Employers are being urged to do more to help the well-being of staff as stark new research shows nearly half of referrals to occupational health are for mental health reasons.
A study carried out by Laya Healthcare has revealed that improved productivity in the workplace comes at a price, with mental health, morale and motivation all declining in the past year.
One in three people aged between 18 and 34 are more likely to move to an employer that provides mental health resources, while 45pc of those surveyed are looking to change jobs in the next 12 months.
The research found that 46pc of referrals to occupational health are currently for mental health reasons, while 48pc of employees reported feeling lonely and isolated in the past year.
The mental health of 54pc of employees has been negatively affected by the Covid-19 pandemic, with nearly a quarter experiencing sustained levels of anxiety.
Since Laya carried out similar research in September last year, overall mental well-being has decreased by 19pc, morale at work by 23pc and motivation by 17pc.
It comes as employers have reported increased productivity of 28pc this year.
Three in five employers say the stigma about mental health has not been broken in the workplace. While just over 40pc of employees share this view, in the manufacturing industries, three in five employees say they have not sought help for anxiety or mental health issues.
Sinéad Proos, head of health and well-being at Laya, said: “Supporting the mental well-being of employees can no longer be a ‘nice to do’.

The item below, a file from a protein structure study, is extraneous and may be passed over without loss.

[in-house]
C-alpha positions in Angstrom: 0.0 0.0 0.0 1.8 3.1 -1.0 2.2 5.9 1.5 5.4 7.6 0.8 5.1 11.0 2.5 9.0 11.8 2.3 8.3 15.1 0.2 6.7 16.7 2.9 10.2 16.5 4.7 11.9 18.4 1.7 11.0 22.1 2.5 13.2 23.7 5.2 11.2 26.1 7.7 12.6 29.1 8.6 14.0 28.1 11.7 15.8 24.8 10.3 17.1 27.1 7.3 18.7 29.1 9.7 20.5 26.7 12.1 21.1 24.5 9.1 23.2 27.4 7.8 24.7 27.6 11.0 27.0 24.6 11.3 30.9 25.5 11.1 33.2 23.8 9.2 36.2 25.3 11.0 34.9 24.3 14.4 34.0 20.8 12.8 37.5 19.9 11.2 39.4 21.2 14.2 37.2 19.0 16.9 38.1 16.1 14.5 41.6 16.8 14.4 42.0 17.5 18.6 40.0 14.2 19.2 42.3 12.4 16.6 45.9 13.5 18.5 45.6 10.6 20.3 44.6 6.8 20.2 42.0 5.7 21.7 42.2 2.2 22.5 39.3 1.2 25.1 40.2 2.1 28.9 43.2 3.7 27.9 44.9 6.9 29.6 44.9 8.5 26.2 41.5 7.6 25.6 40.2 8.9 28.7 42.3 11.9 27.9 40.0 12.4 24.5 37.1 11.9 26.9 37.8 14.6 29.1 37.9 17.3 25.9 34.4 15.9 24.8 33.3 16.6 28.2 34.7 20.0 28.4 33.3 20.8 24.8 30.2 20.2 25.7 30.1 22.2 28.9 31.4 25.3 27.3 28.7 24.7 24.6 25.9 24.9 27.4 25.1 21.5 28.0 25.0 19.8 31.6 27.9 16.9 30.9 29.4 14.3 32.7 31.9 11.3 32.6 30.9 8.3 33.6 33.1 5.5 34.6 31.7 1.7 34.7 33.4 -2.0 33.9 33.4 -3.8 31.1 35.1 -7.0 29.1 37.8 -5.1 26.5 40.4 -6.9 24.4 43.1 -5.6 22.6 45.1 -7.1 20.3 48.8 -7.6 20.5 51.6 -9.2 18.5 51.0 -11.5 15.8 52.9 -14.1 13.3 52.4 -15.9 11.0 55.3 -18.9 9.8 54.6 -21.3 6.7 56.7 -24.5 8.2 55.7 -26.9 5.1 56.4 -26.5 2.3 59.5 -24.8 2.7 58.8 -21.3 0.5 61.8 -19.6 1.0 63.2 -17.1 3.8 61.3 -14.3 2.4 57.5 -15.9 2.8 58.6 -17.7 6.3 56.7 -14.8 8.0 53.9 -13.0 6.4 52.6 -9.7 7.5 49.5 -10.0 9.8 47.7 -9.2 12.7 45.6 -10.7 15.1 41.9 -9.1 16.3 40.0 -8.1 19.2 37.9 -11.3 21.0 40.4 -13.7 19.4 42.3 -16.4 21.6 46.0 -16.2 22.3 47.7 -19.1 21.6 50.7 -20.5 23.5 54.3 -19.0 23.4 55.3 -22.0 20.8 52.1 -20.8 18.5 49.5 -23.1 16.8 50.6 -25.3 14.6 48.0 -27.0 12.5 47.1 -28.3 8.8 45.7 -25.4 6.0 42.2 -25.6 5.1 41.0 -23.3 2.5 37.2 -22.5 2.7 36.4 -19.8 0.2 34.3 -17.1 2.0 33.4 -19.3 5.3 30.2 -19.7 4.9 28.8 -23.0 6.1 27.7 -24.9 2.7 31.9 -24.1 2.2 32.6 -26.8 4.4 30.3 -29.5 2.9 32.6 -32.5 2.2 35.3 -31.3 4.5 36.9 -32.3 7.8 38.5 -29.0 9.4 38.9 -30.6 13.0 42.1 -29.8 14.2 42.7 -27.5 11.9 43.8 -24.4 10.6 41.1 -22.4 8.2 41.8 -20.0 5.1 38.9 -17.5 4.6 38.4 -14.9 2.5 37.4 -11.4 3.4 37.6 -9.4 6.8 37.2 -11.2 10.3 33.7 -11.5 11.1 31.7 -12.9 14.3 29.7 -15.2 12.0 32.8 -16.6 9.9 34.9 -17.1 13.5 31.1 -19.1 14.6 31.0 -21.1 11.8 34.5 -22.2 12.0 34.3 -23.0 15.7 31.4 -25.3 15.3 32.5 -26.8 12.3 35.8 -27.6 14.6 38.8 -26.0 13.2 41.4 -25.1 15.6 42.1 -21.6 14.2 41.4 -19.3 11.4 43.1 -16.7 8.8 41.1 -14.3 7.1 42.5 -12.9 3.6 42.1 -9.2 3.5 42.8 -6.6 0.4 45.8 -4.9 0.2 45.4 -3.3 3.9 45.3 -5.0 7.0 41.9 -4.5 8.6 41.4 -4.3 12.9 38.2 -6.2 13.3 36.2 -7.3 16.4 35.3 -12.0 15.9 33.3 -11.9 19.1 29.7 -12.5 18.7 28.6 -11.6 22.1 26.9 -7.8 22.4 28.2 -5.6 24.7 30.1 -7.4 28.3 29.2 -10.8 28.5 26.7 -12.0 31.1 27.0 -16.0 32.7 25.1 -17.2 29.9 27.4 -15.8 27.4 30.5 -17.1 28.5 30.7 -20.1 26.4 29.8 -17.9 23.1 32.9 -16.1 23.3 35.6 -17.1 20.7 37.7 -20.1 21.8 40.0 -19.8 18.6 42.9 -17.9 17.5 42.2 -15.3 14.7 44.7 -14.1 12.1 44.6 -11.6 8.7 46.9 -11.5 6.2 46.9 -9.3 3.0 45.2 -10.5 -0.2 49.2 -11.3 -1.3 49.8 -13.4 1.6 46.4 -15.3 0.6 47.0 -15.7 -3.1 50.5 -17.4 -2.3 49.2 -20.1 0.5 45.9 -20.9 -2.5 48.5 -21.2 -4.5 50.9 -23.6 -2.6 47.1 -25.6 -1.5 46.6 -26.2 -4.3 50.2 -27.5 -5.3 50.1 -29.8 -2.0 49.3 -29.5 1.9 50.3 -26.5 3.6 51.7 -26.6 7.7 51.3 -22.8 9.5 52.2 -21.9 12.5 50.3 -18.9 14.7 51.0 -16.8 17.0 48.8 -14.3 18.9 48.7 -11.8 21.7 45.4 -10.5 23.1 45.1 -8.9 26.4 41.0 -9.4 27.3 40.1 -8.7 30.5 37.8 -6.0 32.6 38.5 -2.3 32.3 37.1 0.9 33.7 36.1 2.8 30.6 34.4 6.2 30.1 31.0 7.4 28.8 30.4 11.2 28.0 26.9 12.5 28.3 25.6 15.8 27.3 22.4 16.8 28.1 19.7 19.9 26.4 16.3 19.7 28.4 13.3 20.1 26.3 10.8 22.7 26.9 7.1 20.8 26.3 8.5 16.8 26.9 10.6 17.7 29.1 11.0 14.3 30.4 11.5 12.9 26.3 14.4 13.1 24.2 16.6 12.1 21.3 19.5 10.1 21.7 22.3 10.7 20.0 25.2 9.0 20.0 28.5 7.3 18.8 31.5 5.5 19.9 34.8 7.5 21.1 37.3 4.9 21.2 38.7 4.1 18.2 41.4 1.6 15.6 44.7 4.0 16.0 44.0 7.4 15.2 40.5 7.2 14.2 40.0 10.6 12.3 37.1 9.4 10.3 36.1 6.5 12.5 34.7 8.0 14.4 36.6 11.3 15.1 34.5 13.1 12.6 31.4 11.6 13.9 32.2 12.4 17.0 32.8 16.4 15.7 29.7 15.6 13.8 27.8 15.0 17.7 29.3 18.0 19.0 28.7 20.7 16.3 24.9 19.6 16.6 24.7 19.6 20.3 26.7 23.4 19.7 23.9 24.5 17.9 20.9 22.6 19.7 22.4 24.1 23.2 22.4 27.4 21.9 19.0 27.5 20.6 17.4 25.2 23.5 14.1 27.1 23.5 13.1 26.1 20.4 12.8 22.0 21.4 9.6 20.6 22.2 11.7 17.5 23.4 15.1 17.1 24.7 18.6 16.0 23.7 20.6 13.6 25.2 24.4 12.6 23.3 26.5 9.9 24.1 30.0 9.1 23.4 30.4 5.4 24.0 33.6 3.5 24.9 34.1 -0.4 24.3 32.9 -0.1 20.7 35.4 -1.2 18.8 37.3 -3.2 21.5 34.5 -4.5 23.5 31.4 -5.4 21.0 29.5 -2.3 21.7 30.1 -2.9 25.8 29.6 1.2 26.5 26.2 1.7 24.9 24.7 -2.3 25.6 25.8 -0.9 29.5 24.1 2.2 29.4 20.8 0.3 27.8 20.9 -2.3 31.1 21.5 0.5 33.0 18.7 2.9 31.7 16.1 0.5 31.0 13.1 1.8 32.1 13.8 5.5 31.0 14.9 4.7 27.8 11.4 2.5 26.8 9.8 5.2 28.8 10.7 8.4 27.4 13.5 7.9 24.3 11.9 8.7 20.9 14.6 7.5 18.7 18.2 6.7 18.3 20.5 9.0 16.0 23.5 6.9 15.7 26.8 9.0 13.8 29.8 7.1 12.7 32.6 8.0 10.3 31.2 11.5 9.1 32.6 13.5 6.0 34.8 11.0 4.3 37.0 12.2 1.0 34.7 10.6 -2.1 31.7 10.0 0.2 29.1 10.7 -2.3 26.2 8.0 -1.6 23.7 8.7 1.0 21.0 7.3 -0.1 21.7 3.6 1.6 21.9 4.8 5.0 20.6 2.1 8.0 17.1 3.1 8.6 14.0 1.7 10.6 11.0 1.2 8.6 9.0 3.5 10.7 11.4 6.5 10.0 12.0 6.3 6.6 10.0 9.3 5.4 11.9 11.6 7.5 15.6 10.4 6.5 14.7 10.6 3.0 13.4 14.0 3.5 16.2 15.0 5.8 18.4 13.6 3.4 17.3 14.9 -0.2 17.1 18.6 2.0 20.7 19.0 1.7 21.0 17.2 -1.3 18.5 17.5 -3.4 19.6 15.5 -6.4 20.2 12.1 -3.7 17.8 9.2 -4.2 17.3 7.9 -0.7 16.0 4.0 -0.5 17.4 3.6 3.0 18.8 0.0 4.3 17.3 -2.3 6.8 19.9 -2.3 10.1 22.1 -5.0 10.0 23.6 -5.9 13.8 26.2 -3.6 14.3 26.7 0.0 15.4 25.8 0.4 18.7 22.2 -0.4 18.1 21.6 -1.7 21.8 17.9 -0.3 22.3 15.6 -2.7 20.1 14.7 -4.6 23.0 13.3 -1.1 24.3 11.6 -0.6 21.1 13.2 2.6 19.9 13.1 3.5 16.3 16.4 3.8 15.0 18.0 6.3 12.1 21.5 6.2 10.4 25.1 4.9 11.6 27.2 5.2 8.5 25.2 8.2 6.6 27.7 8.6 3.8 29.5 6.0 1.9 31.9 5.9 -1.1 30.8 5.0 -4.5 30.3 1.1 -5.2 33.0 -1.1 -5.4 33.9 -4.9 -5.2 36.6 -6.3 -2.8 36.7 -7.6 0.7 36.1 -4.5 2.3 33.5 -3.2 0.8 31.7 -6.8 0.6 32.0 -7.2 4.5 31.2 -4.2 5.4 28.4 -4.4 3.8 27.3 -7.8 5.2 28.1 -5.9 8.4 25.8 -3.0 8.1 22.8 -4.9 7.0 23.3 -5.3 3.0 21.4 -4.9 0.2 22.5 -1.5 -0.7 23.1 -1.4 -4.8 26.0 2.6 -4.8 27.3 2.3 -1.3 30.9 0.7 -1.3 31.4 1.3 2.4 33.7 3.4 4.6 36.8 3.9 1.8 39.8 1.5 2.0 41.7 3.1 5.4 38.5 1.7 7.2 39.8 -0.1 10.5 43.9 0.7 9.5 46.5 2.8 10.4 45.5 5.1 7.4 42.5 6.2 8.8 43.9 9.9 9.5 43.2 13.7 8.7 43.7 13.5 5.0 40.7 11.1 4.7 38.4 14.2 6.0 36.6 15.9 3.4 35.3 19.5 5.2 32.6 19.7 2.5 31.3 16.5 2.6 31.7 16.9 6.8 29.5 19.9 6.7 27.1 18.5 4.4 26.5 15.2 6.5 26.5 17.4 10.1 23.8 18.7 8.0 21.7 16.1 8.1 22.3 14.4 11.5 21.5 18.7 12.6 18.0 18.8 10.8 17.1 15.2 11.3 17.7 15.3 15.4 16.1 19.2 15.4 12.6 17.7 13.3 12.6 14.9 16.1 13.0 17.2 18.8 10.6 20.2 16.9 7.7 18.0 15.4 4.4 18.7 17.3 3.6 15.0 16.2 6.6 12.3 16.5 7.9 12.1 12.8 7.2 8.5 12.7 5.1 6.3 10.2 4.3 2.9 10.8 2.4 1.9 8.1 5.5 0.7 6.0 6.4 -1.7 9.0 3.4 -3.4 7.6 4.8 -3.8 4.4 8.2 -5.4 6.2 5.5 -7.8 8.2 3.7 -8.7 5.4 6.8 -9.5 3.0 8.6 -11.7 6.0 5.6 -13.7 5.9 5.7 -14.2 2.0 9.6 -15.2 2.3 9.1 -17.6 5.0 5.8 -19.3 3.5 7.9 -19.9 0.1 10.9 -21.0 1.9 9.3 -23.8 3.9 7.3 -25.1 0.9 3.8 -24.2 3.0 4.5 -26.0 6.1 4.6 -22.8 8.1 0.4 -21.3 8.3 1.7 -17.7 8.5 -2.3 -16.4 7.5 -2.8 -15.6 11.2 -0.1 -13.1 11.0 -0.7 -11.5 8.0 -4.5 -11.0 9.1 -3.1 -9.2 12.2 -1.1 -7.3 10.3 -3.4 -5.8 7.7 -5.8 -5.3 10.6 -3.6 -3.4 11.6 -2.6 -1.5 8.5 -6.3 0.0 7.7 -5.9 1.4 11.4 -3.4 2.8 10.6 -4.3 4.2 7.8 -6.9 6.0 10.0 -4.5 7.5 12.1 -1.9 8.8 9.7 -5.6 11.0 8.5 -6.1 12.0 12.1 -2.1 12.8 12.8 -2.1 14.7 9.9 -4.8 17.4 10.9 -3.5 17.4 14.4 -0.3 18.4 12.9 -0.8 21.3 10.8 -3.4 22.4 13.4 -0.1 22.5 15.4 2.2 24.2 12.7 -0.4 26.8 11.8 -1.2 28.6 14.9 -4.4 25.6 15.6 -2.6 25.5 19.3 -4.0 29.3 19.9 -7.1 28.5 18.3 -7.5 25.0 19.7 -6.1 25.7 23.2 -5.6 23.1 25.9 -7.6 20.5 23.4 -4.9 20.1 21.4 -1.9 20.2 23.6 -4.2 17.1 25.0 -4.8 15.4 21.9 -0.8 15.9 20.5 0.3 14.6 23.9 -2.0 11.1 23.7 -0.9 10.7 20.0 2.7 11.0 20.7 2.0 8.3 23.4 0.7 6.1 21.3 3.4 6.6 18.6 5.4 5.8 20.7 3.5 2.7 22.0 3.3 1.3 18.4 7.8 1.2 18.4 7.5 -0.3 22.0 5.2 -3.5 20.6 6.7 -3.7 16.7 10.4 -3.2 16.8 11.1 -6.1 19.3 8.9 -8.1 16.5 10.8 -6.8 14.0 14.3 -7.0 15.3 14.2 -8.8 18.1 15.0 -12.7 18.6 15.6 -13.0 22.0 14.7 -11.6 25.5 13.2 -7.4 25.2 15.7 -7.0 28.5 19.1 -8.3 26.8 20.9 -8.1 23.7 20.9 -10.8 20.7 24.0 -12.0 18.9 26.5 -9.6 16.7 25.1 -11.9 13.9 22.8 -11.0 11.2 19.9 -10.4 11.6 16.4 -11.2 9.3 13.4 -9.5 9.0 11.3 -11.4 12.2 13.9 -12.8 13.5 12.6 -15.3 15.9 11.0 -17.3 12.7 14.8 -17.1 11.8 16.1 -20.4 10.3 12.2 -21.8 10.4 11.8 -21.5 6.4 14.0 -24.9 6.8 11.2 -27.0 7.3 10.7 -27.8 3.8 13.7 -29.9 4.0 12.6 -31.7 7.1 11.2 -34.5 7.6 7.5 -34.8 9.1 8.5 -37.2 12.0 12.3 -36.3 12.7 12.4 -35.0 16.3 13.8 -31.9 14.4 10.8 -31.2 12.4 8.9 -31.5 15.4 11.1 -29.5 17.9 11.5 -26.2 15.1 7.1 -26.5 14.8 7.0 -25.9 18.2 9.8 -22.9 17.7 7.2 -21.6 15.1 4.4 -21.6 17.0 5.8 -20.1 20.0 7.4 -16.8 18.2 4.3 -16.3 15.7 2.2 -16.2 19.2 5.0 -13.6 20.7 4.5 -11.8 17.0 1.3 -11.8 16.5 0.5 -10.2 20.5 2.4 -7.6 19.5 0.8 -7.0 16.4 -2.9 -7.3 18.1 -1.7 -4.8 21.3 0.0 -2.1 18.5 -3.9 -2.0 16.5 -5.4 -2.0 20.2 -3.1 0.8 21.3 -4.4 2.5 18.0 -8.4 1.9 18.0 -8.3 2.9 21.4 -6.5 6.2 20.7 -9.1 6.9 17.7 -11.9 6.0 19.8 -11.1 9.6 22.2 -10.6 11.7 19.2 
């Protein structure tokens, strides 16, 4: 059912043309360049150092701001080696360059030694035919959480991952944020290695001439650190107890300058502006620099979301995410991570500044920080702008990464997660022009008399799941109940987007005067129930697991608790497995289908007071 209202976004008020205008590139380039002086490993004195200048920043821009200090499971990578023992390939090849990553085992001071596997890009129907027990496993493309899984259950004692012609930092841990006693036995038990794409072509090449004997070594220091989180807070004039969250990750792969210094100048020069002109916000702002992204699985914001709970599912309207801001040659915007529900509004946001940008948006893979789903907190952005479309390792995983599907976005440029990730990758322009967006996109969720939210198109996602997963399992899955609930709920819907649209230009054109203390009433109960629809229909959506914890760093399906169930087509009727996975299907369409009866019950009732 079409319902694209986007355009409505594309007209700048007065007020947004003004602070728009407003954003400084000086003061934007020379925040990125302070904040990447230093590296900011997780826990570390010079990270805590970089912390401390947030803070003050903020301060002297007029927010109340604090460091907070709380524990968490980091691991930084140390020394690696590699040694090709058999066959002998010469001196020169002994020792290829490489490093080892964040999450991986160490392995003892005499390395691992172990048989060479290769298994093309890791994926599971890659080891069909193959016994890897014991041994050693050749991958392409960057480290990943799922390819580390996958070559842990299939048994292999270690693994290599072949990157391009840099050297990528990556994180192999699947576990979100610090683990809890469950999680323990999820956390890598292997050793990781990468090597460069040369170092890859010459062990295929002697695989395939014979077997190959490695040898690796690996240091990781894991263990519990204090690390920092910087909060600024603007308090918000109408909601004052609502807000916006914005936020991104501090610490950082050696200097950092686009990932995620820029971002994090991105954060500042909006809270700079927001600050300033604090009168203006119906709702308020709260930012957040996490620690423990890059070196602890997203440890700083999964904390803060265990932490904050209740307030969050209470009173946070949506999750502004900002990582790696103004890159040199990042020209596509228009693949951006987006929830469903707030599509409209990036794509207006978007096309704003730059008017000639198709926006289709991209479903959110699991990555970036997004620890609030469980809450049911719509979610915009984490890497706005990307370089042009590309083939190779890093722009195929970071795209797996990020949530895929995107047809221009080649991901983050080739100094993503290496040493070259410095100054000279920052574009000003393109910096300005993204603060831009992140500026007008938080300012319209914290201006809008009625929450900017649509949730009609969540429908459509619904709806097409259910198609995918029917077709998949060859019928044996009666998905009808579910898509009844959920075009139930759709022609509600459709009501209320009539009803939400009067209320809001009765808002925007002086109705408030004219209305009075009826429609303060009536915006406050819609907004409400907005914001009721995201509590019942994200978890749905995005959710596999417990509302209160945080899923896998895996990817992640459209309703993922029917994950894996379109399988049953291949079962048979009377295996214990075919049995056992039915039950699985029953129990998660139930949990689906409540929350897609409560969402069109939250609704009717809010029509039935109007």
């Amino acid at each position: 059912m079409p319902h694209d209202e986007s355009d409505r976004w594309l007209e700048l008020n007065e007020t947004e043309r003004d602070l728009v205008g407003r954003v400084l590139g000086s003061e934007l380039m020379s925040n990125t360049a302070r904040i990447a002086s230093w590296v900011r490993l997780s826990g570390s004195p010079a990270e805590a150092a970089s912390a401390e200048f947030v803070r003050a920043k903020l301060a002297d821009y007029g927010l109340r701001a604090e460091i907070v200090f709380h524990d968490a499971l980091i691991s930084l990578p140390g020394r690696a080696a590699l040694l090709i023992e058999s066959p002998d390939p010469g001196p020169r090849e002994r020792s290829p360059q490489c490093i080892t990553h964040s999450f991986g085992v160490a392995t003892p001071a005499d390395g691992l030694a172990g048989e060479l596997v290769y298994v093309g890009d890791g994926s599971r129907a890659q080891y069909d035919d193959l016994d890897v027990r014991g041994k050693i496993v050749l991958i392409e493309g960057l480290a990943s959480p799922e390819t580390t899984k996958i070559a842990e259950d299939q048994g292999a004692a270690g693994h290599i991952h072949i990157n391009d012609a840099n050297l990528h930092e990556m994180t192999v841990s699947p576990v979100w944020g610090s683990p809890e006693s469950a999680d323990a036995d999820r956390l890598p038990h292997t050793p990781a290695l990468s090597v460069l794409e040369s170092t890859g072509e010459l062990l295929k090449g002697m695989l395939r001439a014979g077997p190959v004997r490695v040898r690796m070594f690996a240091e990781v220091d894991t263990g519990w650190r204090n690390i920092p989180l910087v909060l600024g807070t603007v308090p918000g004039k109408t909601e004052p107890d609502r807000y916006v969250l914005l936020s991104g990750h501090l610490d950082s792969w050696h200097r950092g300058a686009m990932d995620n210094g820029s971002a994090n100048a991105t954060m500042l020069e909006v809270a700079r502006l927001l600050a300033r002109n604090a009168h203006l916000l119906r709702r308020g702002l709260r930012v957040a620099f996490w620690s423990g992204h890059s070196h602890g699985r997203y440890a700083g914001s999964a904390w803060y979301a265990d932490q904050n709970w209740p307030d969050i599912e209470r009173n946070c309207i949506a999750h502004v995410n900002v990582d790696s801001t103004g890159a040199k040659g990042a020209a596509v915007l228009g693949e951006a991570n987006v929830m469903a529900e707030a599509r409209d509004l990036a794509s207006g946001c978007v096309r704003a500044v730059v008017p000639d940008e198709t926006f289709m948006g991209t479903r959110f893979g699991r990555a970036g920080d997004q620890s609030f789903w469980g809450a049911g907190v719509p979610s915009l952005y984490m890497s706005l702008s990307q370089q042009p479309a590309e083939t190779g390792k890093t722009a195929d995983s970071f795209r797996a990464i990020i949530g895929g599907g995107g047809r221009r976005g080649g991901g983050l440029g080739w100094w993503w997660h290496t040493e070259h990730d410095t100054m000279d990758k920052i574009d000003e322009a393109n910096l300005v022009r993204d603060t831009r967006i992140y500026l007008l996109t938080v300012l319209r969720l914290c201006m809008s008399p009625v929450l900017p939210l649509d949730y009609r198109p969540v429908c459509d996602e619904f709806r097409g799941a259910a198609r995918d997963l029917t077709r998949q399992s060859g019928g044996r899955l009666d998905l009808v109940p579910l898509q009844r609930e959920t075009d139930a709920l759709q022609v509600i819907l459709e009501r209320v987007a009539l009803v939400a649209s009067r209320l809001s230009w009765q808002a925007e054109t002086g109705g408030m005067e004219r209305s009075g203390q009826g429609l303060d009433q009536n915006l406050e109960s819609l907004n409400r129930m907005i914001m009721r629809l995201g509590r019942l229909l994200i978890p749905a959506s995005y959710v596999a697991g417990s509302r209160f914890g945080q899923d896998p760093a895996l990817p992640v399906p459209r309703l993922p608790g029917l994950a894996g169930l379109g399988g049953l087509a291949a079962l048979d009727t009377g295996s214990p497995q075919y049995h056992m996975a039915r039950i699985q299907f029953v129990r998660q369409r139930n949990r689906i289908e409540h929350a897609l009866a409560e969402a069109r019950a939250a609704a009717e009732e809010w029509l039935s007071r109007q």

“Supporting the mental well-being of employees is essential to building a healthy and sustainable workforce that is able to support businesss growth ambitions.”
Chartered psychologist Dr Sarah O’Neill said organisations still need to overcome the stigma attached to mental health issues.
“It is a barrier for many in seeking help. In addition to providing mental well-being support services, the existence of the benefits provided needs to be communicated to employees. Employees need and expect mentally healthy workplaces.”
Professor John Gallagher, a specialist in occupational medicine, described the research findings as “stark”.
“It is clear that employers need to do more to intervene at the very earliest signs of a mental health issues, to offer support that can help a person to get back on track and reduce further deterioration of their mental health,” Prof Gallagher said.
“Companies need to have a mental health strategy that focuses on resources and breaking the stigma of mental health which remains a barrier for many to seek help.”